To make the dough: Sprinkle the yeast into 100ml of water. Leave for 5 min. Mix flour and salt together in a large bowl. Make a well in the centre of the flour. Pour in the yeasted water, caster sugar, olive oil and the starter. Stir in remaining water to form a soft sticky dough. Knead by hand or a heavy duty mixer until smooth, silky and elastic. Cover with a tea towel or cling film and leave to rise until double in size, about 2 hours. Knock back and chafe for 5 minutes, then leave to rest, about 10 minutes. Divide the dough into two equal sized pieces. Roll out both pieces.
To make the filling and finally the completed bread: Marinate the raisins in the wine for at least 2 hours or overnight. Drain them thoroughly. Spread the raisins evenly over one piece of dough. Put the second piece on top and pinch the edges together. Cover with a tea towel and prove until double in size. Cover the top dough evenly with the grapes, lightly pressing them into the dough, and sprinkle sugar over the top. Bake in pre heat oven for 45 minutes until the crust is golden and the grapes slightly brown.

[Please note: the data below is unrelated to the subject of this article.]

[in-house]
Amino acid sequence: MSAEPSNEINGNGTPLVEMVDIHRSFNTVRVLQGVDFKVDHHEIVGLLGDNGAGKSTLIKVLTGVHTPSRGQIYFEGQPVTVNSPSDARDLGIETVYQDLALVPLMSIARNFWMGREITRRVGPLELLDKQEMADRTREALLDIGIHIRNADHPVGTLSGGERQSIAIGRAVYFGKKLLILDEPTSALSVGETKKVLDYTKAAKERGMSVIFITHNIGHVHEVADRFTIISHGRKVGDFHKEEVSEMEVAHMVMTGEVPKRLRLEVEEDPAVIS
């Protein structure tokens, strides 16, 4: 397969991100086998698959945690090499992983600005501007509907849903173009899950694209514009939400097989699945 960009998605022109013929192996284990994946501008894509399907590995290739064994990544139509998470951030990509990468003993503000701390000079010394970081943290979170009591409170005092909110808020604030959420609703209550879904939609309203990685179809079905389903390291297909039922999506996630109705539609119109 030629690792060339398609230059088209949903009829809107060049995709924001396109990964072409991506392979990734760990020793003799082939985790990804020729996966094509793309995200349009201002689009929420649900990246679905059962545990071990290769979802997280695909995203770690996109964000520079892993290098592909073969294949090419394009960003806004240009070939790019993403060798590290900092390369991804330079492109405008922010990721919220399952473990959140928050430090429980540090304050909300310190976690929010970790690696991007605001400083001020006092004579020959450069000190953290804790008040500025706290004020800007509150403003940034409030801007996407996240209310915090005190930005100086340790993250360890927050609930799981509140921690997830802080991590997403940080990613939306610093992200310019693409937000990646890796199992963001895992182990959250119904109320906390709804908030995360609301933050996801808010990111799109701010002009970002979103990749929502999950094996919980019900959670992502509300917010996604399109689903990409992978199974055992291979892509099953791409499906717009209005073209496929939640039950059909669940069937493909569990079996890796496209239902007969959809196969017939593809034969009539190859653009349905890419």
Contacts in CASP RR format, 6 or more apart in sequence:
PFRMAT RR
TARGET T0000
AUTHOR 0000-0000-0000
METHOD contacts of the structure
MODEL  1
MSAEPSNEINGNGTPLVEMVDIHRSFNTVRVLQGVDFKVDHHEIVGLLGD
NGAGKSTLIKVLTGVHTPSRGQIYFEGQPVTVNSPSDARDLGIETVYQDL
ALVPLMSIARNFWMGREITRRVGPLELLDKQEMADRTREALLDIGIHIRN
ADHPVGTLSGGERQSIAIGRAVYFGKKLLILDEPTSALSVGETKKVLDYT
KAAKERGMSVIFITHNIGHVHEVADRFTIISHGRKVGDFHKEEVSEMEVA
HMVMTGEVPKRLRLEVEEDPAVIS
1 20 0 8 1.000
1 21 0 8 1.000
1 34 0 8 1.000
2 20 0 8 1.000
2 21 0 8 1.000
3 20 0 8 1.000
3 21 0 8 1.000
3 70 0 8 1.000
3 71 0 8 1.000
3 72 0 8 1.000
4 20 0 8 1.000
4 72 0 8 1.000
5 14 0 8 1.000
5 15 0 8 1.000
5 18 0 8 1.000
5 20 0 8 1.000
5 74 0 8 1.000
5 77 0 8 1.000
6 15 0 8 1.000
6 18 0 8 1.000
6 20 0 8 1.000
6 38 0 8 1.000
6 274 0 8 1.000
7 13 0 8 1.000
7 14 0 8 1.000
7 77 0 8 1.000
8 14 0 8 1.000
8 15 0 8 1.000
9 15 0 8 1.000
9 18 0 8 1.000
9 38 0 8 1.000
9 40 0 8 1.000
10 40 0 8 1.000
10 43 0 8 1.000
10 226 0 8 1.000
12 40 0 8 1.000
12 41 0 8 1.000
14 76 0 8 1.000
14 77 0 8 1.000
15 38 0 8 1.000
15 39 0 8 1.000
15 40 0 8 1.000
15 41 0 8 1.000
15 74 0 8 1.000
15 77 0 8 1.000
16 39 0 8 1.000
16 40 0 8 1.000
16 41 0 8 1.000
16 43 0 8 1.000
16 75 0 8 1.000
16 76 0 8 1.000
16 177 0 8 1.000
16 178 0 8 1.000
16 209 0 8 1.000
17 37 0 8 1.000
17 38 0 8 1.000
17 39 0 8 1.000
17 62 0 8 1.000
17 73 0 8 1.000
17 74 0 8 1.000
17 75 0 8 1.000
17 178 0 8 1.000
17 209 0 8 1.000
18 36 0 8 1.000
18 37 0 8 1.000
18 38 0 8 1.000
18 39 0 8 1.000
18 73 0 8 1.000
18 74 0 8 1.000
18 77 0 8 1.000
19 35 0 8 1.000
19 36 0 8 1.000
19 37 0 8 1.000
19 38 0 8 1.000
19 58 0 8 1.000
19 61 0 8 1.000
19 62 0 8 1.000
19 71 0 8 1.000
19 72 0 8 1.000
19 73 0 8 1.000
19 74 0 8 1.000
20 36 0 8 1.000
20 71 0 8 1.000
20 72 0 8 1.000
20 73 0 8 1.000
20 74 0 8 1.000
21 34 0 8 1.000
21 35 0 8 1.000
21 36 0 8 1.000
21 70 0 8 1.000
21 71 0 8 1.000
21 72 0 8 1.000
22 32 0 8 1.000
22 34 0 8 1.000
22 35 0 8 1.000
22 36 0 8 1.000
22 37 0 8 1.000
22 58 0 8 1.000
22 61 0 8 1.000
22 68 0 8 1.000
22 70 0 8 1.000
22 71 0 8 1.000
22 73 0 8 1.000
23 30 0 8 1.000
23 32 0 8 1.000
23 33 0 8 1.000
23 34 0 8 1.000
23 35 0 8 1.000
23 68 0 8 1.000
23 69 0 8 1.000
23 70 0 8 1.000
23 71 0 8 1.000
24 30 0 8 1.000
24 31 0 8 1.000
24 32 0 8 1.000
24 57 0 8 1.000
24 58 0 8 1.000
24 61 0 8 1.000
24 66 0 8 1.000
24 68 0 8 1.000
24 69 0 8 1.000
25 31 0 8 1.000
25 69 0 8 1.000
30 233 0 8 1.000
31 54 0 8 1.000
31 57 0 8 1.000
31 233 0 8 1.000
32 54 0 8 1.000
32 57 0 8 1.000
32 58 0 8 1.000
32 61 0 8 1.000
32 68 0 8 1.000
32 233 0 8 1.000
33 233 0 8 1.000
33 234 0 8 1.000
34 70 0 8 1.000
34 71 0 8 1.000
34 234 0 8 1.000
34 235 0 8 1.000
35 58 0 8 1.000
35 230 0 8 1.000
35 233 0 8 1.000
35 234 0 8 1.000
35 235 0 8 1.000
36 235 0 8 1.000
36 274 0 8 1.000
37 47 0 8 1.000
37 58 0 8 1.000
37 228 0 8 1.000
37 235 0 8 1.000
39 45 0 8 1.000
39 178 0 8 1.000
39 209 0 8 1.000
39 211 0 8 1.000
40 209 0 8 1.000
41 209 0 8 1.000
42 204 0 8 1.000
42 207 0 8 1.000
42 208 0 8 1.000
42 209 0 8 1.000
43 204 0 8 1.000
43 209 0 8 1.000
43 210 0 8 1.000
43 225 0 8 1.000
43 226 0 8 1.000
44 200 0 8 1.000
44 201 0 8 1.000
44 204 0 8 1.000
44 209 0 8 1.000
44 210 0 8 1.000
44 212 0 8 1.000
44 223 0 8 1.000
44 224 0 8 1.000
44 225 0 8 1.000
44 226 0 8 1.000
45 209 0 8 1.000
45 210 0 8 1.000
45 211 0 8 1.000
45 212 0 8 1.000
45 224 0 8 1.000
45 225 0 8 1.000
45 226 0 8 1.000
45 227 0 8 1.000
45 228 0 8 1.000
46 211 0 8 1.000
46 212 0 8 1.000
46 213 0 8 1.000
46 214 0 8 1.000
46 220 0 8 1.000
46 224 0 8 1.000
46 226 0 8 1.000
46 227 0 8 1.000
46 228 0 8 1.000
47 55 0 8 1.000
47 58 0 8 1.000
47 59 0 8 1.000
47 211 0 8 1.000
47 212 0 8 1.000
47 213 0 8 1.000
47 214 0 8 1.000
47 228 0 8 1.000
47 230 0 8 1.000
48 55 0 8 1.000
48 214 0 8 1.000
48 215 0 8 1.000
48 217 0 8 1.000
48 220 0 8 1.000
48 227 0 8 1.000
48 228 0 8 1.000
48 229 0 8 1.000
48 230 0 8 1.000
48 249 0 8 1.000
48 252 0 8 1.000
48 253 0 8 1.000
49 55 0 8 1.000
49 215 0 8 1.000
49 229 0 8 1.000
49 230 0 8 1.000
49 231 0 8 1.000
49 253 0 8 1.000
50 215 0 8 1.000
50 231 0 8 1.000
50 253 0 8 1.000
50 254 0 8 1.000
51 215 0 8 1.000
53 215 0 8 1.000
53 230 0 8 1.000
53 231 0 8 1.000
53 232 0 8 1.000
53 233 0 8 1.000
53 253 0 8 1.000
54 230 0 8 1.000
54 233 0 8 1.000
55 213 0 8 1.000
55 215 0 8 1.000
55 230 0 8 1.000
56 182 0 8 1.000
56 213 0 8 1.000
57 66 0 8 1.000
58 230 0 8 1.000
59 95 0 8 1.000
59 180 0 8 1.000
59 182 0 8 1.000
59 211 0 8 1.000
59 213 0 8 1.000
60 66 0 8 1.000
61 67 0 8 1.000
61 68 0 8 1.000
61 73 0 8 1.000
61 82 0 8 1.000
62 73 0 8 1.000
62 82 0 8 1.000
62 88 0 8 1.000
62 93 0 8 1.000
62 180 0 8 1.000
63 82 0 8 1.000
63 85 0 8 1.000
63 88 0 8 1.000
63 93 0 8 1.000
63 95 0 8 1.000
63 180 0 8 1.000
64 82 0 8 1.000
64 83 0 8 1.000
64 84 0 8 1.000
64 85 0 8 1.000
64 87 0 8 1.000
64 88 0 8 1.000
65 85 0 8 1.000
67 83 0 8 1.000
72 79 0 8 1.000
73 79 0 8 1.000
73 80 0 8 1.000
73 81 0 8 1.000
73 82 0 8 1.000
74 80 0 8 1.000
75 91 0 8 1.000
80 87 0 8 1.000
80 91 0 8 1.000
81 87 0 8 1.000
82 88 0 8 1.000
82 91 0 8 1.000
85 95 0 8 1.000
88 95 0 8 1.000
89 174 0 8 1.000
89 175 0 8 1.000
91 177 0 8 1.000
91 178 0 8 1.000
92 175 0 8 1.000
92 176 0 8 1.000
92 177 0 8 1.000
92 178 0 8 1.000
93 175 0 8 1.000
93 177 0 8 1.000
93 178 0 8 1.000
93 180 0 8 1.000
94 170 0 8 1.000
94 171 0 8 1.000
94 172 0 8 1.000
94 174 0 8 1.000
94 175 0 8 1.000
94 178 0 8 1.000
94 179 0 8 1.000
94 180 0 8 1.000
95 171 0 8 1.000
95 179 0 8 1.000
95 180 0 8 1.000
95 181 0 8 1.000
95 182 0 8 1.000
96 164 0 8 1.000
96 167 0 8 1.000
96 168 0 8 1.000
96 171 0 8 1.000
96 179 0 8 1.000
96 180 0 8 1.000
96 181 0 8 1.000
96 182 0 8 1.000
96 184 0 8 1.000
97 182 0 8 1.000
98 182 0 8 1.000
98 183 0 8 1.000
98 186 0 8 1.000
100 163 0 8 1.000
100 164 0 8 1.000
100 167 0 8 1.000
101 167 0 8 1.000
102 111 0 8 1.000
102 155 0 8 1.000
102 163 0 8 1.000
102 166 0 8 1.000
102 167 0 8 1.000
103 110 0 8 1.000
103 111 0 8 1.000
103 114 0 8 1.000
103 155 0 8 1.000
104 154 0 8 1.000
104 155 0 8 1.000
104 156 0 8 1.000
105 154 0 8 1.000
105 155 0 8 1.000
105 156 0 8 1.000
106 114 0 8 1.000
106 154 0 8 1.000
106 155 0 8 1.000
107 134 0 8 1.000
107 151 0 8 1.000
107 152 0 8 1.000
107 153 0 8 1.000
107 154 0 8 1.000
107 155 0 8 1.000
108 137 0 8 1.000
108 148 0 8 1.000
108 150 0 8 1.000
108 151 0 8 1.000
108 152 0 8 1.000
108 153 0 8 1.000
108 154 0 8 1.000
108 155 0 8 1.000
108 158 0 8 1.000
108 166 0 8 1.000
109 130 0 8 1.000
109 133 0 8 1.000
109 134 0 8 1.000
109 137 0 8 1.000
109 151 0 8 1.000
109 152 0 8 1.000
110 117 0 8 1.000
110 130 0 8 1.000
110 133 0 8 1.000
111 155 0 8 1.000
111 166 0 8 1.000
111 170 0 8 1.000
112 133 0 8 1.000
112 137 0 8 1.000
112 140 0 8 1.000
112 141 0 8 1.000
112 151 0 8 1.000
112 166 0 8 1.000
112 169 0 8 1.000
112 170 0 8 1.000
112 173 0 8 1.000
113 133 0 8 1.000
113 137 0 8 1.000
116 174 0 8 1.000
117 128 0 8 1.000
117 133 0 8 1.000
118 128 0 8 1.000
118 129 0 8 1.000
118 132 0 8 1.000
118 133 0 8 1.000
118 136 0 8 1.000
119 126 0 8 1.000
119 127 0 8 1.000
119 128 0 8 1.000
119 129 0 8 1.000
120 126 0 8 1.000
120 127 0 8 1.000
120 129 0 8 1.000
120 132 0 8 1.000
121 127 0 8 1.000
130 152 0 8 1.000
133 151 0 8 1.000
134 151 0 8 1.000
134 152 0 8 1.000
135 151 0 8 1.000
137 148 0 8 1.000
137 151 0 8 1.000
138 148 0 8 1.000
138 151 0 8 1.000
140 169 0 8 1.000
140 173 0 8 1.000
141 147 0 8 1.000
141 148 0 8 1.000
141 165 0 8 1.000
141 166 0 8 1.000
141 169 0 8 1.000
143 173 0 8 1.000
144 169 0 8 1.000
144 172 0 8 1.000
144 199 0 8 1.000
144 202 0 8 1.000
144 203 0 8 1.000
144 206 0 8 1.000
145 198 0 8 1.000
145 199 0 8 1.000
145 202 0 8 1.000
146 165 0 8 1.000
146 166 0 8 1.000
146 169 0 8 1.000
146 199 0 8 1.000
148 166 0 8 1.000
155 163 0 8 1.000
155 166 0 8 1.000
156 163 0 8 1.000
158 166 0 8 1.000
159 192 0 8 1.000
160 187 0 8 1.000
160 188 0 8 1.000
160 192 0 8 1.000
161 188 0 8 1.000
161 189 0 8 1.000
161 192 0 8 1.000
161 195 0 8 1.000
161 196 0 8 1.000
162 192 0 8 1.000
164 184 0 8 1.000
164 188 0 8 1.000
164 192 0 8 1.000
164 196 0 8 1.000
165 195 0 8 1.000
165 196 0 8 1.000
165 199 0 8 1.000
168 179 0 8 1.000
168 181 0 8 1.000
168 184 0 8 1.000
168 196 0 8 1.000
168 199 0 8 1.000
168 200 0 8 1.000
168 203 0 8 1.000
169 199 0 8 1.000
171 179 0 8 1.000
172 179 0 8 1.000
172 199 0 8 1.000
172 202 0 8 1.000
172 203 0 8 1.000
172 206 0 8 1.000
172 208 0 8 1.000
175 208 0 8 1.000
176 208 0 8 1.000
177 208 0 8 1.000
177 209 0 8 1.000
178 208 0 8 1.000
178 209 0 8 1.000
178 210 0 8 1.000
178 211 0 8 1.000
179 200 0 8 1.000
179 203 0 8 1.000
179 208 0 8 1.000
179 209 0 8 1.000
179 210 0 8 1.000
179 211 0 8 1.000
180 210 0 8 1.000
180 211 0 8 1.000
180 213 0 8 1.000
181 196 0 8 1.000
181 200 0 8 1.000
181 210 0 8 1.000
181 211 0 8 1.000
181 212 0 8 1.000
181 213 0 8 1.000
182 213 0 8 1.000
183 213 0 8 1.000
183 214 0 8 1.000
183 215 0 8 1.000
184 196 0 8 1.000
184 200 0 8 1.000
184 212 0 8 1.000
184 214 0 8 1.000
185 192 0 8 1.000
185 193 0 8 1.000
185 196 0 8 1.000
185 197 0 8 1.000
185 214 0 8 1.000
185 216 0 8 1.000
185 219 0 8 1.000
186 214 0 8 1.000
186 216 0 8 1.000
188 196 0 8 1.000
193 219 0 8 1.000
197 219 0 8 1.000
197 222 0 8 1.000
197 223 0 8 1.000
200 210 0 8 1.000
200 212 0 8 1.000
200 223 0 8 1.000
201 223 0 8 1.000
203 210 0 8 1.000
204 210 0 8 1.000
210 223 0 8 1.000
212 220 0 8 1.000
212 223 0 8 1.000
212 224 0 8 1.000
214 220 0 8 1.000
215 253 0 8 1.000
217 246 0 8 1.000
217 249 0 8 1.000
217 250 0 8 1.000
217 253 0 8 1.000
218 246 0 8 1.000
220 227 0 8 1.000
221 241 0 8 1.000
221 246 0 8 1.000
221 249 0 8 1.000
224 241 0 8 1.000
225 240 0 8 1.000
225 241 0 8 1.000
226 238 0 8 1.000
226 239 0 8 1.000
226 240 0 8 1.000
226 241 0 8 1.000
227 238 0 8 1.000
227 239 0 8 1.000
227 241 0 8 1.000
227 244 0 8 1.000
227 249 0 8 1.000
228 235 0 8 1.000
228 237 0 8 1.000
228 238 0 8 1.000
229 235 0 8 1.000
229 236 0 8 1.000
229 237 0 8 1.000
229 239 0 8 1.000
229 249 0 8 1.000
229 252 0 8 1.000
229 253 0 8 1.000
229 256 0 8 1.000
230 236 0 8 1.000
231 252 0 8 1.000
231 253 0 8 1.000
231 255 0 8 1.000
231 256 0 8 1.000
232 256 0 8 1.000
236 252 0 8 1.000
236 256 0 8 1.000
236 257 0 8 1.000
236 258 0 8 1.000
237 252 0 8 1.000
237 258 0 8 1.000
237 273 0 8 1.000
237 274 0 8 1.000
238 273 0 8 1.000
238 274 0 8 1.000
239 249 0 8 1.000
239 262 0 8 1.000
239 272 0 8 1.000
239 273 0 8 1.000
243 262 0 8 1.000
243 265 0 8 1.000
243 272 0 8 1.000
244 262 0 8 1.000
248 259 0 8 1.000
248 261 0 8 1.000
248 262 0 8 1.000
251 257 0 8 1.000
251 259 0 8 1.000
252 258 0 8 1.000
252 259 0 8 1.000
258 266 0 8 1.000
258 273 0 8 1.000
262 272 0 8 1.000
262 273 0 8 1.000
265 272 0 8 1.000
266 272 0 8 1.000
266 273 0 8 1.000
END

(Recipe from Bread, baking by hand or bread machine, by Eric Treuille & Ursula Ferrigno.)
Perfect for a banana cake muffin! So called because the recipe is actually for a banana sponge cake, but since I don't have a small 6" pan, I used my muffn pan instead. And what I ended up with was soft fluffy banana muffins.
This recipe is so simple, all it takes is a few utensils (aka less washing up) and 10 minutes to put everything together. 30 minutes later, sink your teeth into your bake!
the wet stuff:
1 tbs condensed milk (or maple syrup)
1 tbs milk (or cream / yoghurt / sour cream)
1 tsp vanilla
1/2 tsp cinnamon
the dry stuff:
1/2 tsp baking powder
1/2 tsp baking soda
1 - Beat egg and sugar till light and creamy. (I just used a balloon whisk, but you can use a mixer if you're in the mood for more washing.)
2 - Add the rest of the wet stuff and mix well.
3 - Combine dry stuff and sift into wet stuff. Fold gently with balloon whisk till just moistened.
I made a batch of almond biscotti some time ago, and it turned out a disaster! I must have overbaked it and sliced it so thick, biting into it was like trying to eat a rock. But I didn't want to waste it all, so i kept it in the fridge, thinking that one day I'd figure out how to 'recycle' it.